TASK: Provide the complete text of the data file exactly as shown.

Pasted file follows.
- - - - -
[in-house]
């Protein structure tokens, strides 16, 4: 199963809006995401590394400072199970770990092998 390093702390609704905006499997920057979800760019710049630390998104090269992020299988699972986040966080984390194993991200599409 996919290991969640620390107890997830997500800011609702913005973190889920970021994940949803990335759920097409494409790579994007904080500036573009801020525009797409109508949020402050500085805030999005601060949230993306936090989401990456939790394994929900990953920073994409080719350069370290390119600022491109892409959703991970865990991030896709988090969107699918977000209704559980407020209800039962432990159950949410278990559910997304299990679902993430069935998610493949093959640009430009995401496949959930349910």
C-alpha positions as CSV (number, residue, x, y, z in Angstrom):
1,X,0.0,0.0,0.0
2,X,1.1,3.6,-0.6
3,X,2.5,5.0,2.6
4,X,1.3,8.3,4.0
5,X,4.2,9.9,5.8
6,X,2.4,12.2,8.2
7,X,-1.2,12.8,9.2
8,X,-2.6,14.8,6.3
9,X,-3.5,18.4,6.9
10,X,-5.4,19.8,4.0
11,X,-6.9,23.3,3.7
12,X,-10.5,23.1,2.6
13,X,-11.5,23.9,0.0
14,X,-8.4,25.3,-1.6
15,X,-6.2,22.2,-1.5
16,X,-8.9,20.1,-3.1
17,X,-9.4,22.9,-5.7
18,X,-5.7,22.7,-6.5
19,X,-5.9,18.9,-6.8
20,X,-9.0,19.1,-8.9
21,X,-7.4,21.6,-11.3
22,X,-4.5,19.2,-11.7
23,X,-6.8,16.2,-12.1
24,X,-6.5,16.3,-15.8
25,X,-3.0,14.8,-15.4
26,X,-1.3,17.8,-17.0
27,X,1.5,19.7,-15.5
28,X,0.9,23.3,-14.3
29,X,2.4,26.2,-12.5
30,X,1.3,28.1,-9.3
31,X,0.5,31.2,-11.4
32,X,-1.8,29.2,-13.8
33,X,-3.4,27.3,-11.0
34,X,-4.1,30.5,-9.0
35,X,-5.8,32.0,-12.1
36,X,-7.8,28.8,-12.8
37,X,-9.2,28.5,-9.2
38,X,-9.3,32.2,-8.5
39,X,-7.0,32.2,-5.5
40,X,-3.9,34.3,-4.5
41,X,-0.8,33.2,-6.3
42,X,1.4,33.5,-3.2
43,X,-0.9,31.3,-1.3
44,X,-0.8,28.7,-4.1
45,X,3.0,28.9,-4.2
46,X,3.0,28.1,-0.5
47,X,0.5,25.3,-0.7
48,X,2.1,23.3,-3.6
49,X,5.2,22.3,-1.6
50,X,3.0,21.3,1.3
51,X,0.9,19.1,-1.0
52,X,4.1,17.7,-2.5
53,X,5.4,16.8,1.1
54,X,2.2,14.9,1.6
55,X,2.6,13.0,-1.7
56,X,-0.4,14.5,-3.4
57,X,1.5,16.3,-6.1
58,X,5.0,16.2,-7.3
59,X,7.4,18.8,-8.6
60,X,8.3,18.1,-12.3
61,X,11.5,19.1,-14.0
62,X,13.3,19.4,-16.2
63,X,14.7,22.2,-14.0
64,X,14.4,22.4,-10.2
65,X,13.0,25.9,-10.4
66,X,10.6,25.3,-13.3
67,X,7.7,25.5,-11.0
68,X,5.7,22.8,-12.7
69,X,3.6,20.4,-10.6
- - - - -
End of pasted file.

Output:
[in-house]
């Protein structure tokens, strides 16, 4: 199963809006995401590394400072199970770990092998 390093702390609704905006499997920057979800760019710049630390998104090269992020299988699972986040966080984390194993991200599409 996919290991969640620390107890997830997500800011609702913005973190889920970021994940949803990335759920097409494409790579994007904080500036573009801020525009797409109508949020402050500085805030999005601060949230993306936090989401990456939790394994929900990953920073994409080719350069370290390119600022491109892409959703991970865990991030896709988090969107699918977000209704559980407020209800039962432990159950949410278990559910997304299990679902993430069935998610493949093959640009430009995401496949959930349910």
C-alpha positions as CSV (number, residue, x, y, z in Angstrom):
1,X,0.0,0.0,0.0
2,X,1.1,3.6,-0.6
3,X,2.5,5.0,2.6
4,X,1.3,8.3,4.0
5,X,4.2,9.9,5.8
6,X,2.4,12.2,8.2
7,X,-1.2,12.8,9.2
8,X,-2.6,14.8,6.3
9,X,-3.5,18.4,6.9
10,X,-5.4,19.8,4.0
11,X,-6.9,23.3,3.7
12,X,-10.5,23.1,2.6
13,X,-11.5,23.9,0.0
14,X,-8.4,25.3,-1.6
15,X,-6.2,22.2,-1.5
16,X,-8.9,20.1,-3.1
17,X,-9.4,22.9,-5.7
18,X,-5.7,22.7,-6.5
19,X,-5.9,18.9,-6.8
20,X,-9.0,19.1,-8.9
21,X,-7.4,21.6,-11.3
22,X,-4.5,19.2,-11.7
23,X,-6.8,16.2,-12.1
24,X,-6.5,16.3,-15.8
25,X,-3.0,14.8,-15.4
26,X,-1.3,17.8,-17.0
27,X,1.5,19.7,-15.5
28,X,0.9,23.3,-14.3
29,X,2.4,26.2,-12.5
30,X,1.3,28.1,-9.3
31,X,0.5,31.2,-11.4
32,X,-1.8,29.2,-13.8
33,X,-3.4,27.3,-11.0
34,X,-4.1,30.5,-9.0
35,X,-5.8,32.0,-12.1
36,X,-7.8,28.8,-12.8
37,X,-9.2,28.5,-9.2
38,X,-9.3,32.2,-8.5
39,X,-7.0,32.2,-5.5
40,X,-3.9,34.3,-4.5
41,X,-0.8,33.2,-6.3
42,X,1.4,33.5,-3.2
43,X,-0.9,31.3,-1.3
44,X,-0.8,28.7,-4.1
45,X,3.0,28.9,-4.2
46,X,3.0,28.1,-0.5
47,X,0.5,25.3,-0.7
48,X,2.1,23.3,-3.6
49,X,5.2,22.3,-1.6
50,X,3.0,21.3,1.3
51,X,0.9,19.1,-1.0
52,X,4.1,17.7,-2.5
53,X,5.4,16.8,1.1
54,X,2.2,14.9,1.6
55,X,2.6,13.0,-1.7
56,X,-0.4,14.5,-3.4
57,X,1.5,16.3,-6.1
58,X,5.0,16.2,-7.3
59,X,7.4,18.8,-8.6
60,X,8.3,18.1,-12.3
61,X,11.5,19.1,-14.0
62,X,13.3,19.4,-16.2
63,X,14.7,22.2,-14.0
64,X,14.4,22.4,-10.2
65,X,13.0,25.9,-10.4
66,X,10.6,25.3,-13.3
67,X,7.7,25.5,-11.0
68,X,5.7,22.8,-12.7
69,X,3.6,20.4,-10.6